I said that you could either go to Sir Charles Walker or the head of admin services. My response is the same for the hearing issue. I said that I cannot really see the Annunciator because of the angle of the lights, so that is a problem. I do not have problems here, but I have great difficulty hearing in Portcullis House rooms; I find they are very poor. It is worth reporting the matter to Sir Charles Walker because he can raise it in the Administration Committee. Several of us in this room are on that Committee. We have heard what you said and we can back it up.

New Clause 45

Administering etc harmful substances (including by spiking)

(1) In the Offences Against the Person Act 1861, for sections 23 to 25 substitute—

“23 Administering etc harmful substance so as to endanger life or inflict grievous bodily harm

(1) A person commits an offence if—

(a) the person intentionally or recklessly, and unlawfully, administers a harmful substance to another person, and

(b) the administration of the harmful substance endangers the other person’s life or inflicts grievous bodily harm on them.

(2) A person commits an offence if—

(a) the person unlawfully causes a harmful substance to be administered to or taken by another person,

(b) the administration or taking of the harmful substance endangers the other person’s life or inflicts grievous bodily harm on them, and

(c) the person intends that, or is reckless as to whether—

(i) the harmful substance is administered to or taken by the other person, and

(ii) the administration or taking of the harmful substance will endanger the other person’s life or inflict grievous bodily harm on them.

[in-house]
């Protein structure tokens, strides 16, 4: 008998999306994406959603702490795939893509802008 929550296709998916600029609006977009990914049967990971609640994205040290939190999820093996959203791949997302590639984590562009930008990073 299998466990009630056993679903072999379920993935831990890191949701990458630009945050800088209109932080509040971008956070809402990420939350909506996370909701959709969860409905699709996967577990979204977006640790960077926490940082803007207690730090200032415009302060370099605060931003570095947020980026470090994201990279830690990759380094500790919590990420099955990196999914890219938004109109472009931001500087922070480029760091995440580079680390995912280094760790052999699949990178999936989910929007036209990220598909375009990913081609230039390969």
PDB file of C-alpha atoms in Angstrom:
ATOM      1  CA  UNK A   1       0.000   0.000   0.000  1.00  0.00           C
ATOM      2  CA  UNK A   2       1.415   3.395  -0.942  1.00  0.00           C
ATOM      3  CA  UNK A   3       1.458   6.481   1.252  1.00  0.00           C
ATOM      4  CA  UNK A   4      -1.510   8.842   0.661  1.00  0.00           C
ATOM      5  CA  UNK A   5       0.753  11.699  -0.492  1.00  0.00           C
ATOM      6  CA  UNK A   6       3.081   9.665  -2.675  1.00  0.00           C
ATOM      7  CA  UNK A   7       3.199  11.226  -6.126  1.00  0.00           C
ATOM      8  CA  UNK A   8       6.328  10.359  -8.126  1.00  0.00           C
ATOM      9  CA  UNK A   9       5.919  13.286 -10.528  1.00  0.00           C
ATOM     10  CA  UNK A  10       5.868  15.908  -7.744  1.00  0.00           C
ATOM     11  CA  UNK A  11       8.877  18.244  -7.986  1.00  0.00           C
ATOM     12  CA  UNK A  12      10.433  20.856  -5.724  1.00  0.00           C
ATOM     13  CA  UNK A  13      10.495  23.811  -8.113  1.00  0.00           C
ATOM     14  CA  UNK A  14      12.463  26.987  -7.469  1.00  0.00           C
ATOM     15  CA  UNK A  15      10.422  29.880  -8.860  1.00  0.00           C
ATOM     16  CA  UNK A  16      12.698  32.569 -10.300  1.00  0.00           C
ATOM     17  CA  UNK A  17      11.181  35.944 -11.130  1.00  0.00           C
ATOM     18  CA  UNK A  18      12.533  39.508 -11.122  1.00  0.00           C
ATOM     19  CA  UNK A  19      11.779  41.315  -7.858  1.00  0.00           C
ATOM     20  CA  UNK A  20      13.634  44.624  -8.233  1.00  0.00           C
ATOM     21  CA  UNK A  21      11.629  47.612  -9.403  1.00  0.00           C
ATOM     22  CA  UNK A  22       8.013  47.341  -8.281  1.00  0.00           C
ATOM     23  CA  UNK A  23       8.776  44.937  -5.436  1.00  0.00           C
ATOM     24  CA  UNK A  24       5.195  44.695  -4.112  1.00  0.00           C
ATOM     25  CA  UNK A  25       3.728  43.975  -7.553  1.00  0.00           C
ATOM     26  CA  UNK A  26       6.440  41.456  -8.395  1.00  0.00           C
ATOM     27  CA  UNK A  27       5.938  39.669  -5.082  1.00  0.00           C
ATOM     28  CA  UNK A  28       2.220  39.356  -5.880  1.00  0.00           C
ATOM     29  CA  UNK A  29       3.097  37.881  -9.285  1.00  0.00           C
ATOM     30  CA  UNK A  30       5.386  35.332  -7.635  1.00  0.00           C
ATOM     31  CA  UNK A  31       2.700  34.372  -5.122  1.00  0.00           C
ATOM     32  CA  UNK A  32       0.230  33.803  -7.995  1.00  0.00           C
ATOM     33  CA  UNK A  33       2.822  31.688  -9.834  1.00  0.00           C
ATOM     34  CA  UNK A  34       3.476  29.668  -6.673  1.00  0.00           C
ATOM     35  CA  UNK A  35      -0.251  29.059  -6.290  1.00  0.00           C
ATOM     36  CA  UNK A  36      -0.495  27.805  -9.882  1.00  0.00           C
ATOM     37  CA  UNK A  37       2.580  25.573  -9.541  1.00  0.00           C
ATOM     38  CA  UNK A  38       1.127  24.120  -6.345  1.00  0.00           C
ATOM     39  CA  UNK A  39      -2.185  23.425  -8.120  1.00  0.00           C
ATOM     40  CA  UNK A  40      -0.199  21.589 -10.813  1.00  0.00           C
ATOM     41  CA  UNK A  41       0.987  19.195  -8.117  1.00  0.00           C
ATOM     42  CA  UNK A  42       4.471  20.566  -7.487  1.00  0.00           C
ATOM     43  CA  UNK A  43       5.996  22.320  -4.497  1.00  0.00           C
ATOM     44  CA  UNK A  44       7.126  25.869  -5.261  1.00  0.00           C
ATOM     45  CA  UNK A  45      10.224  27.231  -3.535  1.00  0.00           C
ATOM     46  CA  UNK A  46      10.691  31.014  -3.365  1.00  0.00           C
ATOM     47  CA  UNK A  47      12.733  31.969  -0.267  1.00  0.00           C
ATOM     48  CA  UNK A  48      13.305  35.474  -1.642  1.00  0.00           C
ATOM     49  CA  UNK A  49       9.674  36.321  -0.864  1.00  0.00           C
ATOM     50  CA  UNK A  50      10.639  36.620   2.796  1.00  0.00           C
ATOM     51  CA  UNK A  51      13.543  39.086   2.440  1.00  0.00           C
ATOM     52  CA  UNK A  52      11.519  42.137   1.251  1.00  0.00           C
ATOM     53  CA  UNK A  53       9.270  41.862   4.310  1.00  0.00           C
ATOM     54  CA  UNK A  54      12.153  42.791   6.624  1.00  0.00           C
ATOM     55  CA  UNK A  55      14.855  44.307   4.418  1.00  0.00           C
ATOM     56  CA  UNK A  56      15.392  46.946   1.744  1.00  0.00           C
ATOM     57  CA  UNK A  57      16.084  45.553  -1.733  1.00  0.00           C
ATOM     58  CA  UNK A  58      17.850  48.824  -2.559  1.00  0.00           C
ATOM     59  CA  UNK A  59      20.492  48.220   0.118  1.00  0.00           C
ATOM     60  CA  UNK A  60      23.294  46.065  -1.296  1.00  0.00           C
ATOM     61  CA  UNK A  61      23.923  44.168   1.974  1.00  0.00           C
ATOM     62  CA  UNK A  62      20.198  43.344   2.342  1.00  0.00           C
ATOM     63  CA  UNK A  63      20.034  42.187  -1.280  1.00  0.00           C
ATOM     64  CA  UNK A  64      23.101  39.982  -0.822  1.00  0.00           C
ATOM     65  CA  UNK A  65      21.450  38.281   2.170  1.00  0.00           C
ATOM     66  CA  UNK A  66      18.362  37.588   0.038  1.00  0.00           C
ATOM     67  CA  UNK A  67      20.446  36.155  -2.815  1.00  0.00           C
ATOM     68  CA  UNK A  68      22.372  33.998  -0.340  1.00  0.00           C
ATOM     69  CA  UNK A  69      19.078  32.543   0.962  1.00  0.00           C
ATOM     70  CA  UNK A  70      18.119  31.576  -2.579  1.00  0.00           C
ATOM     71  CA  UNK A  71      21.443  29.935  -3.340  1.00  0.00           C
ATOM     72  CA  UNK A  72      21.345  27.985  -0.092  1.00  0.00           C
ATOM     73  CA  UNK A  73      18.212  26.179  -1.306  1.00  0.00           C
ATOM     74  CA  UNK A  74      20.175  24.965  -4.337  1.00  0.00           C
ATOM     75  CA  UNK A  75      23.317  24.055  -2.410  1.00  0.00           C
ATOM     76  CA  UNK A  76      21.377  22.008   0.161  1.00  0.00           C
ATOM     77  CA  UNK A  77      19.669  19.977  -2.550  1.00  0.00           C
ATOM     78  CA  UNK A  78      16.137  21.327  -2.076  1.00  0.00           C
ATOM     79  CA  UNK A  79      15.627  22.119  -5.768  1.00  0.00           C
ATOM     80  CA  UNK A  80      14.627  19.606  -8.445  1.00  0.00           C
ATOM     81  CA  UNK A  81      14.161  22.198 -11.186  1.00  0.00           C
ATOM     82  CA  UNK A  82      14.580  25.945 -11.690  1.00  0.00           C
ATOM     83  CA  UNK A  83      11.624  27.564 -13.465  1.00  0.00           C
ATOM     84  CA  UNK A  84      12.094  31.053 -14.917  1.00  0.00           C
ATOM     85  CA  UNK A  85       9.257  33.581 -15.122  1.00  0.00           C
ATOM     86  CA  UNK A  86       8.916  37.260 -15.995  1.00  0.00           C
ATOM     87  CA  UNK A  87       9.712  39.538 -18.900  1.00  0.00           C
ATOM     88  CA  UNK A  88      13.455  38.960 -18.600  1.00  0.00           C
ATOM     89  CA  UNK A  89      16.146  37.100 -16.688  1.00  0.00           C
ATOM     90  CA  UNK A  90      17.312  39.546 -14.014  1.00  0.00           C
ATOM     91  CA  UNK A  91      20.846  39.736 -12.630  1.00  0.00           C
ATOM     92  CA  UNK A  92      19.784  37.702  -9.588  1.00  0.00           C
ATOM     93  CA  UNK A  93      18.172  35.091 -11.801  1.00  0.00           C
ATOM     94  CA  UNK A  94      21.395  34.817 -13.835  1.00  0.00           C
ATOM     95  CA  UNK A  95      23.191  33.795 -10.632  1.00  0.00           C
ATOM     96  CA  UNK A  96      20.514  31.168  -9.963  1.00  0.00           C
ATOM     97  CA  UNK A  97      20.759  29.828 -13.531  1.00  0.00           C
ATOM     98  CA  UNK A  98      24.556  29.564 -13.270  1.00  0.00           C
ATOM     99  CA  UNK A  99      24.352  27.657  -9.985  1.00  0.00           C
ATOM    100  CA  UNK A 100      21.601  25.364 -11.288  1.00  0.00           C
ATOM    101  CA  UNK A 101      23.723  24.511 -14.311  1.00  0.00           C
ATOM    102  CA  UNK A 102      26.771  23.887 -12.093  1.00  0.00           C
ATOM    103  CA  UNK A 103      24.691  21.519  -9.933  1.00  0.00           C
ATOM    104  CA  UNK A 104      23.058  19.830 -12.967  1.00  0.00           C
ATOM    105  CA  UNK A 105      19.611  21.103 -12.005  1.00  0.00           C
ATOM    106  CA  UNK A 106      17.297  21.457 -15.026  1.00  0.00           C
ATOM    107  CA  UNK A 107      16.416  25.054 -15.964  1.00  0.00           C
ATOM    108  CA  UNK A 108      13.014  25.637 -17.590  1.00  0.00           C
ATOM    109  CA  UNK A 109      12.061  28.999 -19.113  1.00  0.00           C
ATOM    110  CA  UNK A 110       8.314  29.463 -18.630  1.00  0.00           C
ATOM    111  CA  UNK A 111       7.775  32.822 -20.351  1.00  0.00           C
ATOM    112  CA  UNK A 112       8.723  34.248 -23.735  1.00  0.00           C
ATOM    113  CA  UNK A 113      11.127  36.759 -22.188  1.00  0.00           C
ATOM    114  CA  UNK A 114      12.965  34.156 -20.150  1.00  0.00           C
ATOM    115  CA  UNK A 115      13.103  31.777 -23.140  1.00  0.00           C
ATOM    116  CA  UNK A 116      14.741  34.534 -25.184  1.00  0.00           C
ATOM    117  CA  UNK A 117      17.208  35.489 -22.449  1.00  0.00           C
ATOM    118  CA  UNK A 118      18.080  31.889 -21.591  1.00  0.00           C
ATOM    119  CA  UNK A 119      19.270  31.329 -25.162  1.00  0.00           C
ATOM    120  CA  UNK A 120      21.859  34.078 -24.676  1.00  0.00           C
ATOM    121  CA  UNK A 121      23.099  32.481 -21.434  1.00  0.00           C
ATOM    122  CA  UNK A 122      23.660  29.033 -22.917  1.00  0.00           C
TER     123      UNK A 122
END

(3) In this section “harmful substance” means any poison or other destructive or noxious thing.

(4) A person who commits an offence under this section is liable—

(a) on summary conviction, to imprisonment for a term not exceeding the general limit in a magistrates’ court or a fine (or both);

(b) on conviction on indictment, to imprisonment for a term not exceeding 10 years or a fine (or both).

24 Administering etc harmful substance with intent to injure, aggrieve or annoy

(1) A person commits an offence if—

(a) the person unlawfully administers a harmful substance to, or causes a harmful substance to be administered to or taken by, another person, and

(b) the person does so with intent to injure, aggrieve or annoy the other person.

(2) In this section “harmful substance” has the meaning given by section 23.

(3) A person who commits an offence under this section is liable—

(a) on summary conviction, to imprisonment for a term not exceeding the general limit in a magistrates’ court or a fine (or both);

(b) on conviction on indictment, to imprisonment for a term not exceeding 5 years or a fine (or both).

25 Alternative verdict on trial of offence under section 23

A person who is—

(a) charged with an offence under section 23, and

(b) found not guilty of that offence,

may be convicted of an offence under section 24 (if it is proved that they committed it).”

(2) In consequence of the amendment made by subsection (1), in the following provisions for “maliciously administering poison etc” substitute “administering etc harmful substance”—

(a) paragraph 8(e) and (f) of Schedule 1 to the Suppression of Terrorism Act 1978;

(b) paragraph 5(g) and (h) of Schedule 2A to the Housing Act 1985;

(c) paragraph 10 of Schedule 15 to the Criminal Justice Act 2003;

(d) paragraph 11 of Schedule 5 to the Sexual Offences Act 2003;